Here I sit, recovering from the whirlwind of one year cake parades, steeped in dissatisfaction. The point of taking baked goods in exchange for 365 consecutive days and nights of continuous sobriety is for other people who are counting days to see the glimmer of hope from a birthday person that they, too, can do it. I am certain that part of my dismay has something to do with the “come down” after large amounts of attention were on me last week for reaching my flagship year. I love when I get the spotlight, even though most people’s opinions of me cause the nervous sweats. Being that I feel generous with my honesty today, I will say that attention is my #1 boo thang, as I readily admit my love for the rush that accompanies occasions where all eyes are on me. Barring that reason, I am quick to see that my shitty attitude could stand a significant change ASAP.
It is not as though I expected perfection, however last week was unusually difficult to accept. The politics of choosing who gives you a cake at a meeting is beyond me. As with this entire past year, I faced my criminally bad compulsion to please everyone and be as inclusive as possible. Inevitably, people were disappointed they were “not included” in the celebration, which was never my intent…not to mention those who quite unexpectedly did not participate at all. On the flip side, there were two days where I felt like I was smiling so big from happiness that my face would surely crack open. One group of sexy punk people set up projections of David Bowie and brought cake and coffee and gifts and hugs and kisses. To my absolute delight, a grown man from that same group wore a glittering spandex unitard in the name of glam rock and recovery. (I think he may enjoy attention as I do, no?)
What is left in the wake of the celebration is resentment. Because I am an alcoholic, my brain will always have an acute tone-deafness for reality. Luckily for me, I know that it matters little if I am justified in my anger and/or disappointment. My disease is so masterful at building a case against a person that it wouldn’t matter if they committed the crime of the century or forgot to say “hi” to me, my brain will process both equally in its skillful and punitive manner. What is required of me at this point is to address these resentments through step work, #4 and #10: what’s really bugging me, how does that affect me and what part do I play in the ongoing saga, real or otherwise. But most importantly: what am I doing about it?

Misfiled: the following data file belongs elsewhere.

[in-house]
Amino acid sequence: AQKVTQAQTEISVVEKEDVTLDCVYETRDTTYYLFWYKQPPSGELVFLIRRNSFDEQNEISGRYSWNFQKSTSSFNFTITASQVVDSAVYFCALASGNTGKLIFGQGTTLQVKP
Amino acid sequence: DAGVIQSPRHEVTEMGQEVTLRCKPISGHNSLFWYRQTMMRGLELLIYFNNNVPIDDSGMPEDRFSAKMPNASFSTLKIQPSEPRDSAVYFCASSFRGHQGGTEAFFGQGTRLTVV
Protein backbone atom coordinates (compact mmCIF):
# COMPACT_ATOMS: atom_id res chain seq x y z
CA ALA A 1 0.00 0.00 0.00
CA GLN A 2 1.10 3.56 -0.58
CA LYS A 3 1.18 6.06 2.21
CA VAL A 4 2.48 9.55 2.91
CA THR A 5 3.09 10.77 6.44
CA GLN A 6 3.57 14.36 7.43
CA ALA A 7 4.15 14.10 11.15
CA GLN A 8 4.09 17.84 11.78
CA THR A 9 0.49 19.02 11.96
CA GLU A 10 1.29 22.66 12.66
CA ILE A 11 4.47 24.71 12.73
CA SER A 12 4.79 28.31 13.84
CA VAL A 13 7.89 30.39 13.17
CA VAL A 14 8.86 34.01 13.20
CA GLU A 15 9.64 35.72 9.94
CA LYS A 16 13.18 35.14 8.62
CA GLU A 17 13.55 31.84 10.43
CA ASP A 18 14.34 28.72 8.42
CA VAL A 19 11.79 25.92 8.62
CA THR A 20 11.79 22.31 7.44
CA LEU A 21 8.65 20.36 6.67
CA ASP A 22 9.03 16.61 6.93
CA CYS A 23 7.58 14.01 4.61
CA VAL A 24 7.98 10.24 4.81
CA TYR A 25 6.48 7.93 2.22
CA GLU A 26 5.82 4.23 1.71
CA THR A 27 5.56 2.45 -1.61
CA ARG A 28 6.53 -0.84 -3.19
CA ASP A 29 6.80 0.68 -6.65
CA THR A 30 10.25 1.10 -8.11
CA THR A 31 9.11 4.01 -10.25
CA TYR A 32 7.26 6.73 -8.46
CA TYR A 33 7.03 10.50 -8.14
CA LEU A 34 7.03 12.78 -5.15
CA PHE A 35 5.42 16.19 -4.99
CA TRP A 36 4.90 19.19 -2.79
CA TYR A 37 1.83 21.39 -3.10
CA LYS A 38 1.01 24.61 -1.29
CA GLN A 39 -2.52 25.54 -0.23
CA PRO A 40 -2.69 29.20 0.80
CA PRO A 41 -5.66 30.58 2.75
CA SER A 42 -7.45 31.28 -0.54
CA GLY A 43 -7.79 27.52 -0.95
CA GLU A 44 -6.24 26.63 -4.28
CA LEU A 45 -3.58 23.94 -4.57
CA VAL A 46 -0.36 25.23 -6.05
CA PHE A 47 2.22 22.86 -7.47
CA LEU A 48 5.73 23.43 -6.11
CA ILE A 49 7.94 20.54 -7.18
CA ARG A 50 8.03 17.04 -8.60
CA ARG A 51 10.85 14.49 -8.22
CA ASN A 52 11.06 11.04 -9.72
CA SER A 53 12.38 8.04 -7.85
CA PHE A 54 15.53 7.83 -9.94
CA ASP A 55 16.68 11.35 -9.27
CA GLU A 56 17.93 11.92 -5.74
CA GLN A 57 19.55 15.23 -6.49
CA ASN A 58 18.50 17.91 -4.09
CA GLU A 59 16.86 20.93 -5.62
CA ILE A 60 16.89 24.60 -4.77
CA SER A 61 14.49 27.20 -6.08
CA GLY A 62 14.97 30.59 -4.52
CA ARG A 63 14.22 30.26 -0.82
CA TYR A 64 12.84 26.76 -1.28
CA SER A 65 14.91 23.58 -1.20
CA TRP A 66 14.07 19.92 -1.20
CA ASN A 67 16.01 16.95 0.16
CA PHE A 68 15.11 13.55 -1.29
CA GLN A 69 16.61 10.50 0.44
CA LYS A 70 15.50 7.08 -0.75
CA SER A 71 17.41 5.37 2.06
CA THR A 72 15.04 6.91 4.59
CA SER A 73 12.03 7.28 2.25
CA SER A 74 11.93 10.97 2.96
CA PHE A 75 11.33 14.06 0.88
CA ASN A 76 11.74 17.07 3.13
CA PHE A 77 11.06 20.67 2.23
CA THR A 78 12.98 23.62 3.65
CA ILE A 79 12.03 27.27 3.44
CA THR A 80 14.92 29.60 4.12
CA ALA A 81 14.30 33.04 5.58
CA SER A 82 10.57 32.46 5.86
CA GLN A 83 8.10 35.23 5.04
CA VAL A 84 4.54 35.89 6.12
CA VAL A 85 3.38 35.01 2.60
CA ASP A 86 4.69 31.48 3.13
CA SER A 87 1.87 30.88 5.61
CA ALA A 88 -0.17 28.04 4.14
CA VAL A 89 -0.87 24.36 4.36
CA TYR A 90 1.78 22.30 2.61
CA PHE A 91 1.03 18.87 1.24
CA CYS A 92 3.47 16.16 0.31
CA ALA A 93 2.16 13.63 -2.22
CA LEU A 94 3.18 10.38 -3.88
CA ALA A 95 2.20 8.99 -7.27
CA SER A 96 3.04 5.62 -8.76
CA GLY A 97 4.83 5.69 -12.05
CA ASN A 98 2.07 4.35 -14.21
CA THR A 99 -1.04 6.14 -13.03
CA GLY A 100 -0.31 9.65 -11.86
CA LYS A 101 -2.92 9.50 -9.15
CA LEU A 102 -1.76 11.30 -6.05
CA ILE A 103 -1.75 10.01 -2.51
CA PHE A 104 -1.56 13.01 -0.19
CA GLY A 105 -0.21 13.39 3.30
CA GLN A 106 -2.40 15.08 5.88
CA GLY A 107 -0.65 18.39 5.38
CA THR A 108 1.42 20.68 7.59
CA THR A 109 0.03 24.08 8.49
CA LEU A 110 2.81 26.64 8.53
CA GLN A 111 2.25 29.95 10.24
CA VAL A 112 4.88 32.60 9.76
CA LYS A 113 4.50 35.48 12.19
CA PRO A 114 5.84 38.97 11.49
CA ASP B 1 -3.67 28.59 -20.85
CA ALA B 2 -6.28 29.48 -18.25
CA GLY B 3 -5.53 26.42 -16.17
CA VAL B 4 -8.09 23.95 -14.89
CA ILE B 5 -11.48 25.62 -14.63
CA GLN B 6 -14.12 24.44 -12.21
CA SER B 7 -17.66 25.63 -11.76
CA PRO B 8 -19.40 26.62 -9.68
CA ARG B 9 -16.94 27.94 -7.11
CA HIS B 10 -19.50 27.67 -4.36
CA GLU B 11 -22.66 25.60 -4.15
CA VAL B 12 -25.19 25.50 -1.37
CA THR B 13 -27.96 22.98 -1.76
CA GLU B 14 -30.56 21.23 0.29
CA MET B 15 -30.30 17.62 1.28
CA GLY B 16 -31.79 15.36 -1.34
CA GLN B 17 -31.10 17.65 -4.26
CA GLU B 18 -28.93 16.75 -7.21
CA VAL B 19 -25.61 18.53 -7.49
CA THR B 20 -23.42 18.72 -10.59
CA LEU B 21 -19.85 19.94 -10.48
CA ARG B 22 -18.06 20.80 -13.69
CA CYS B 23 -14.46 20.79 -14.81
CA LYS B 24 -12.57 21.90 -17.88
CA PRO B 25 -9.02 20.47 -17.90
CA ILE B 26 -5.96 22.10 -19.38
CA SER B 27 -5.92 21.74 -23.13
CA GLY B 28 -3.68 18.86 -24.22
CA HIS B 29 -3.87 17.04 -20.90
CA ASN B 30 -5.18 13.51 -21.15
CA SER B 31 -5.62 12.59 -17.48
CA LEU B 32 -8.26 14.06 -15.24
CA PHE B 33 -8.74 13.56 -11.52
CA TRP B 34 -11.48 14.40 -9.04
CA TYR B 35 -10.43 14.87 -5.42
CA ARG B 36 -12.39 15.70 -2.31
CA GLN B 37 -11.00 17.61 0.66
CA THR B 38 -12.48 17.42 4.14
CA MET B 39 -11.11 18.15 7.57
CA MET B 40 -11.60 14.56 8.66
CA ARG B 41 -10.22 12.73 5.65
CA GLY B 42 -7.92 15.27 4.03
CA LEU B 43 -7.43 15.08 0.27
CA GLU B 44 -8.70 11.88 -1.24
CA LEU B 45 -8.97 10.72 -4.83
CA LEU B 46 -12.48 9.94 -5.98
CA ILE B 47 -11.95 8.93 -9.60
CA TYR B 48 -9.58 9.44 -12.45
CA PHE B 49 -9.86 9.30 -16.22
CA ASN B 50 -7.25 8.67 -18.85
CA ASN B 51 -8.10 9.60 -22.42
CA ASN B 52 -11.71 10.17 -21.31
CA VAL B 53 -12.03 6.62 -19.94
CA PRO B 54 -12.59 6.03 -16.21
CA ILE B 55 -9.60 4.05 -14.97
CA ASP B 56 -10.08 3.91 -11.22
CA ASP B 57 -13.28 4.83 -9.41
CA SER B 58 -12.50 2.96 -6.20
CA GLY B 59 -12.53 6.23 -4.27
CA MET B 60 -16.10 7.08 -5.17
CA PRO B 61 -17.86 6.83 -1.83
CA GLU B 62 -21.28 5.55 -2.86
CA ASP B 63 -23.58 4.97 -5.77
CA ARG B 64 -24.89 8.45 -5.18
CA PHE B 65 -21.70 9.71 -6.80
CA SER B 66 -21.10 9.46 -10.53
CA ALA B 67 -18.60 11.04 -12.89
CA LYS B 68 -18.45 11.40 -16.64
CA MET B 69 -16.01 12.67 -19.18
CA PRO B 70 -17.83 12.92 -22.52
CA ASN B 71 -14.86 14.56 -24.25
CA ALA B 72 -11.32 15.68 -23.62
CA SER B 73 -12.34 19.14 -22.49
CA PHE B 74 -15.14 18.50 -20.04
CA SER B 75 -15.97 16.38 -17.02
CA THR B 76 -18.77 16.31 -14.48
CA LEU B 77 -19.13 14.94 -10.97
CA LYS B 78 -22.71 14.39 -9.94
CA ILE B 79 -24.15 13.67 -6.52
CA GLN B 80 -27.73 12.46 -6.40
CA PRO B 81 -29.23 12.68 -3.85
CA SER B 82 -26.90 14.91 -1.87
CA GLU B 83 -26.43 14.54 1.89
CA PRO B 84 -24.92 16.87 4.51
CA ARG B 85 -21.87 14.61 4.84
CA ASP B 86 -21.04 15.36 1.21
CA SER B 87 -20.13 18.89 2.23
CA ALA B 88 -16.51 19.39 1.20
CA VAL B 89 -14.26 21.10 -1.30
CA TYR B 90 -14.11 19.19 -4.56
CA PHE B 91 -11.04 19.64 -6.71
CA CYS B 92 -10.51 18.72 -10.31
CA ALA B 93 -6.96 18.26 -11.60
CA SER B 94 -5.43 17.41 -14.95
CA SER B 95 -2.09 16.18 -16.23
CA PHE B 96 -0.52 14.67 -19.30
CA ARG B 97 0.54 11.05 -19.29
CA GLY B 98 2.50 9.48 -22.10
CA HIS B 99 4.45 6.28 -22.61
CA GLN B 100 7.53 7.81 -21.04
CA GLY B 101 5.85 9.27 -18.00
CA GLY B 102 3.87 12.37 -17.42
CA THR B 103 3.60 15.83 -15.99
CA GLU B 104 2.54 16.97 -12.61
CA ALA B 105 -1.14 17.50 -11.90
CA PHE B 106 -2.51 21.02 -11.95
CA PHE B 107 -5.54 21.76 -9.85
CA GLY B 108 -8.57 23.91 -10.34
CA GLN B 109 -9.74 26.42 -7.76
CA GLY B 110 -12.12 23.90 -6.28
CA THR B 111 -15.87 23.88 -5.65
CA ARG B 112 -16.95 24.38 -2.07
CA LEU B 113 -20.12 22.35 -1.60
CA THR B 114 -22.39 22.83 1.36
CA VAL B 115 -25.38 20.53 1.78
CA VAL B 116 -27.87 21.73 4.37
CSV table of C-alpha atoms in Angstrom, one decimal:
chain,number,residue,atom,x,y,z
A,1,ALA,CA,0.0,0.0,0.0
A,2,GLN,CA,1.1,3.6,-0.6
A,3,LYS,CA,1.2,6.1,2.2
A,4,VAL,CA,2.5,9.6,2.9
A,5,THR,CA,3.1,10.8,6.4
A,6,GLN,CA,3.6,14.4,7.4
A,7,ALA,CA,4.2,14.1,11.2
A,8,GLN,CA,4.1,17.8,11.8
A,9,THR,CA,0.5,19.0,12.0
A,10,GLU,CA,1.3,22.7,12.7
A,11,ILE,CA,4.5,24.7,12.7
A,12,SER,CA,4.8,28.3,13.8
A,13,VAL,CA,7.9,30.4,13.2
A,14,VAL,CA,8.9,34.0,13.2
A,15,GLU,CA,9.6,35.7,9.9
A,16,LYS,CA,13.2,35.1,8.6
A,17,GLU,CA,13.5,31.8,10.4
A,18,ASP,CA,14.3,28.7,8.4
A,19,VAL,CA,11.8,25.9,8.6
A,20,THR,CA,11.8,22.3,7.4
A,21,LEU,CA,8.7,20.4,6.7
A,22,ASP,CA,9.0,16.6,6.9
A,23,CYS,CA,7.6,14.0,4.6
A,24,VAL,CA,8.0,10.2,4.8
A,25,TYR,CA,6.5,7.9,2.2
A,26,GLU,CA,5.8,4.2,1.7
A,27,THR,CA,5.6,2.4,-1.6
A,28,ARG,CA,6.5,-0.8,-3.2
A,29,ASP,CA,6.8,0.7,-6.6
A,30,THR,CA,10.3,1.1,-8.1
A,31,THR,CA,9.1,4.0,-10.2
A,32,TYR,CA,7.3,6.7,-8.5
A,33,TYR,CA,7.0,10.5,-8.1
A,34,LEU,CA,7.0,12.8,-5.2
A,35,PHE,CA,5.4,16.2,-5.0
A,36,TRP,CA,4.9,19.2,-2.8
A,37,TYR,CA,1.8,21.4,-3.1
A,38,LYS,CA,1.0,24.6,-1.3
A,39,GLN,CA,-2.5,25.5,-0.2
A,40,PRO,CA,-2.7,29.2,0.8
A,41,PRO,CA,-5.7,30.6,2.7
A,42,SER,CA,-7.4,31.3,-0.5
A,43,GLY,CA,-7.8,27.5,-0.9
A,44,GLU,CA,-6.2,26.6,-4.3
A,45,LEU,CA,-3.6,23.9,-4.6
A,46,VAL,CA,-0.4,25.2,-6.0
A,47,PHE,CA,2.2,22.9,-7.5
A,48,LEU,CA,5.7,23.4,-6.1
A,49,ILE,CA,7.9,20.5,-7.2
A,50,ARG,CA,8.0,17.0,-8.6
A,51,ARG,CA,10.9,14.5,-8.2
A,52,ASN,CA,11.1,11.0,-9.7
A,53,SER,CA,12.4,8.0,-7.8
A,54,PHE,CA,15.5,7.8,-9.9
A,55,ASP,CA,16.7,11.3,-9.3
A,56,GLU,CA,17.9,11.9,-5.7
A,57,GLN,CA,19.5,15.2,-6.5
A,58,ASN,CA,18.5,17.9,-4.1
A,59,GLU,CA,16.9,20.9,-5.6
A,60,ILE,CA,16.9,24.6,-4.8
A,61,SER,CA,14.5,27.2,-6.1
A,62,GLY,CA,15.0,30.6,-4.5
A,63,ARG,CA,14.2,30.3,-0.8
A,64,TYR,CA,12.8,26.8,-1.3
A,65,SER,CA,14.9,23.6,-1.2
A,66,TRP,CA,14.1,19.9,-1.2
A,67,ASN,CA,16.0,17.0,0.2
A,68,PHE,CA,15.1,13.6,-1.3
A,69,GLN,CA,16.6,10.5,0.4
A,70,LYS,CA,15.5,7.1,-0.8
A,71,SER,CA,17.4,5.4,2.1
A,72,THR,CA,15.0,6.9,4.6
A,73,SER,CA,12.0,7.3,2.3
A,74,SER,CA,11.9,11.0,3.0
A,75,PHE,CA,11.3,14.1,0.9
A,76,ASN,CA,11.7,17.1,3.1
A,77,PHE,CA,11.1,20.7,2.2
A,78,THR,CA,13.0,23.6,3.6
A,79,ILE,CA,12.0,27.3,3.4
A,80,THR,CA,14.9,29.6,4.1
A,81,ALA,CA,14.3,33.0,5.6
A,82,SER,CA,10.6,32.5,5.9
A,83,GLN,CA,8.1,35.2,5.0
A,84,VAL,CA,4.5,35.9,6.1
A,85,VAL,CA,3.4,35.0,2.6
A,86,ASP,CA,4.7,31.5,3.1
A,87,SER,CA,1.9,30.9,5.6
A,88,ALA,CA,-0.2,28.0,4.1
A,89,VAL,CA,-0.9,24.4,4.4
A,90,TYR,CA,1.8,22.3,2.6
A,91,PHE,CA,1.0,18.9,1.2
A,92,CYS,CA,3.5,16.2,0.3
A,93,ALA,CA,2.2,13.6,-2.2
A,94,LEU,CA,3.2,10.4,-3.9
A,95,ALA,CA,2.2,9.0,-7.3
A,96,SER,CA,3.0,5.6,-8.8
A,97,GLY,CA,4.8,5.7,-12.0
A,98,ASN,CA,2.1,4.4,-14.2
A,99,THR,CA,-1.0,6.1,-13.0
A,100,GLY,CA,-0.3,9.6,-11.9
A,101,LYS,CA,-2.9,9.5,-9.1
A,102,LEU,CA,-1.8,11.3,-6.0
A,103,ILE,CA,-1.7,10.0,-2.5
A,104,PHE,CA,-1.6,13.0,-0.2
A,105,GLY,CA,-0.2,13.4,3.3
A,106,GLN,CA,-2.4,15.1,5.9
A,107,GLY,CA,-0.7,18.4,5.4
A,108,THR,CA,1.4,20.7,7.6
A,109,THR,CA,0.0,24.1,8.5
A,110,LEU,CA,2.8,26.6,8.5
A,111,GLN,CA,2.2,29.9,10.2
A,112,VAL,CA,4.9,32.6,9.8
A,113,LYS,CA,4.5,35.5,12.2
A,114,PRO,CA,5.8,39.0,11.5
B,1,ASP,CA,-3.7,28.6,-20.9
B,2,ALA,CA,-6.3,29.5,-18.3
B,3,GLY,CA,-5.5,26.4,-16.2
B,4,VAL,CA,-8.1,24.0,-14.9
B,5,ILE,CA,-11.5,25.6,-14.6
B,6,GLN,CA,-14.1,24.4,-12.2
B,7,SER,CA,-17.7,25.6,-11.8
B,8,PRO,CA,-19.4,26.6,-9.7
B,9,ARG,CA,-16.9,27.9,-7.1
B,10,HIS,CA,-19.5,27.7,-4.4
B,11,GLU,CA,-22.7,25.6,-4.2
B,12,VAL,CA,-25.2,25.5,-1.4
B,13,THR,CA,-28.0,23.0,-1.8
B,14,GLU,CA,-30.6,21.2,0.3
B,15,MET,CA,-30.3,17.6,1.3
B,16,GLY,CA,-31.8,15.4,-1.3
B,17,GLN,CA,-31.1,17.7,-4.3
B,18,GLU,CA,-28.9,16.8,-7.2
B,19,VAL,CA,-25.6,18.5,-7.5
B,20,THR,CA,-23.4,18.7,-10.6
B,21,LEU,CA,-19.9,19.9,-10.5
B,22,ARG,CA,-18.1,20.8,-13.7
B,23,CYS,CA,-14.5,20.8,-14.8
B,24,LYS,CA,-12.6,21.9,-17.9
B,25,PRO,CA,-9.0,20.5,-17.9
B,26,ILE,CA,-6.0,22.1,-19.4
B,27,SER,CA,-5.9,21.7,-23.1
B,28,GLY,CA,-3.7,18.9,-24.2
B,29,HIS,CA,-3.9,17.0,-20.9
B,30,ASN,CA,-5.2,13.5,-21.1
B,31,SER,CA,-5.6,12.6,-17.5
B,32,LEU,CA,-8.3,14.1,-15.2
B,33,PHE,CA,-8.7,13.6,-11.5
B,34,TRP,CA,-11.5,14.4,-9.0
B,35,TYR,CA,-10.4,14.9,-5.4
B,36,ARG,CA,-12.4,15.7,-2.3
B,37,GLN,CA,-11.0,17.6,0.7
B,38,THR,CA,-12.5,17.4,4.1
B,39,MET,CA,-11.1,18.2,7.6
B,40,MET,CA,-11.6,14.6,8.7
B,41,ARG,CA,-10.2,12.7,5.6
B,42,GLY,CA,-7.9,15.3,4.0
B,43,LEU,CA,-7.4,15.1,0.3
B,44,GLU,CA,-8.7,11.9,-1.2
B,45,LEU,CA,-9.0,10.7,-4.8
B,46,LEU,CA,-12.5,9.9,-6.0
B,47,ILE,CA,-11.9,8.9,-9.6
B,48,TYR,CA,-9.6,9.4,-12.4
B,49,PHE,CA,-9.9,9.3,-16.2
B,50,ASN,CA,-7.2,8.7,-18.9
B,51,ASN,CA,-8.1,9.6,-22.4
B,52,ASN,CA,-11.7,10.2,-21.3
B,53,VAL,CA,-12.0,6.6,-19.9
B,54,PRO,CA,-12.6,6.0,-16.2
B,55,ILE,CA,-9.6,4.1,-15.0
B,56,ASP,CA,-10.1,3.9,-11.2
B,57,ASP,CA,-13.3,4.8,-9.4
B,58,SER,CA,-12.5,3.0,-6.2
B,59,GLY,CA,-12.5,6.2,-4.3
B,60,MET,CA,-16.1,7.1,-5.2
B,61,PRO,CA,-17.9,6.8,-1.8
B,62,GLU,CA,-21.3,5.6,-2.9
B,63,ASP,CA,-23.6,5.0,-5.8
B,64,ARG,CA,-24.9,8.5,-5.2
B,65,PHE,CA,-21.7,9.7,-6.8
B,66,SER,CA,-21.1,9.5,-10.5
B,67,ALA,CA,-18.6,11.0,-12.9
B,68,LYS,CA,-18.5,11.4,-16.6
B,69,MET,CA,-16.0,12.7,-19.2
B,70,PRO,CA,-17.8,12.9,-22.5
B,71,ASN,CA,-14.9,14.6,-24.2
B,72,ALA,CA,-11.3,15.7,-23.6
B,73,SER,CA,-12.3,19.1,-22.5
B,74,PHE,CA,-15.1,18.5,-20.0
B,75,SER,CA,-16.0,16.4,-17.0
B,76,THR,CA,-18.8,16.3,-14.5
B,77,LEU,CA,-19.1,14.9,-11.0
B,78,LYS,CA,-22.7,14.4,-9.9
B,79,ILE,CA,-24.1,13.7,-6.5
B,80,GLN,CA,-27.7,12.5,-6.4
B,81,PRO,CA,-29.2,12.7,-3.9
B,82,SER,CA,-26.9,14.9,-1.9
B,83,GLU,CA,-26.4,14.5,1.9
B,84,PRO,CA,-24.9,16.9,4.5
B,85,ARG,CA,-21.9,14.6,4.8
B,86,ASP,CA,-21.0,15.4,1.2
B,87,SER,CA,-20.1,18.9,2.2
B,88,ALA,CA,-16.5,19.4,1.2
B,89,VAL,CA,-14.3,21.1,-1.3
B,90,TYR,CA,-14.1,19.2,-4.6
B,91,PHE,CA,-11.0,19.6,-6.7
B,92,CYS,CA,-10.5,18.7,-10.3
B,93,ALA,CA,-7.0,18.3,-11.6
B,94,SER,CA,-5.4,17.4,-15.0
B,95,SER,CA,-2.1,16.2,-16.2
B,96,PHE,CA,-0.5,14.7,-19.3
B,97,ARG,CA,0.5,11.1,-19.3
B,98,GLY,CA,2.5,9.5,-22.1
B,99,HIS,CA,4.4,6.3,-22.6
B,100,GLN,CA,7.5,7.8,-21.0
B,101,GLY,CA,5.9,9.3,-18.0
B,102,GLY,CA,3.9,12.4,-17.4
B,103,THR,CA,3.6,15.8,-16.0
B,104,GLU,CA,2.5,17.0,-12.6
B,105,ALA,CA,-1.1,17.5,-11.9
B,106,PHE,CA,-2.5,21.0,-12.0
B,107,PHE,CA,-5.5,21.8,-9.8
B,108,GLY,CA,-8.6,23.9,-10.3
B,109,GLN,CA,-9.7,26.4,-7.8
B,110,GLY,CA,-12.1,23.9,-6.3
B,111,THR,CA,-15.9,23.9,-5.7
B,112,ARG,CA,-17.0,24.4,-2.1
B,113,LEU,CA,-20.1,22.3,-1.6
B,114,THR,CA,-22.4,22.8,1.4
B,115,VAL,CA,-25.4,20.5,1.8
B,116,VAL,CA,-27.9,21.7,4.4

My imagination tends to get the best of me. When I am building a case against a person in my mind, it is as inaccurate as a composite sketch an artist does with eye-witness accounts. It is damn near impossible to get an accurate view of what a person really looks like when another person’s account is typically unreliable, probably fear-based. When my mind’s eye is clouded with disappointment in what I believe should have been a person’s actions or words, my view of them always gets distorted, followed shortly thereafter by my attitude.
So, here is what I am doing about it: meeting friends for a “step work” writing party. We will write our inventories and hopefully share with each other what is getting to us. In the meantime, I am praying for those who’ve been taking up space in my mind. Truthfully, my spirit could use a tune-up. It is much more heartening for me to live in a dream world of gratitude rather than waking up mad at people, as though I am blaming them for something they did in a dream. Reality bites sometimes, but at least there is a way to identify positivity rather than making those I care about reluctant dream suspects.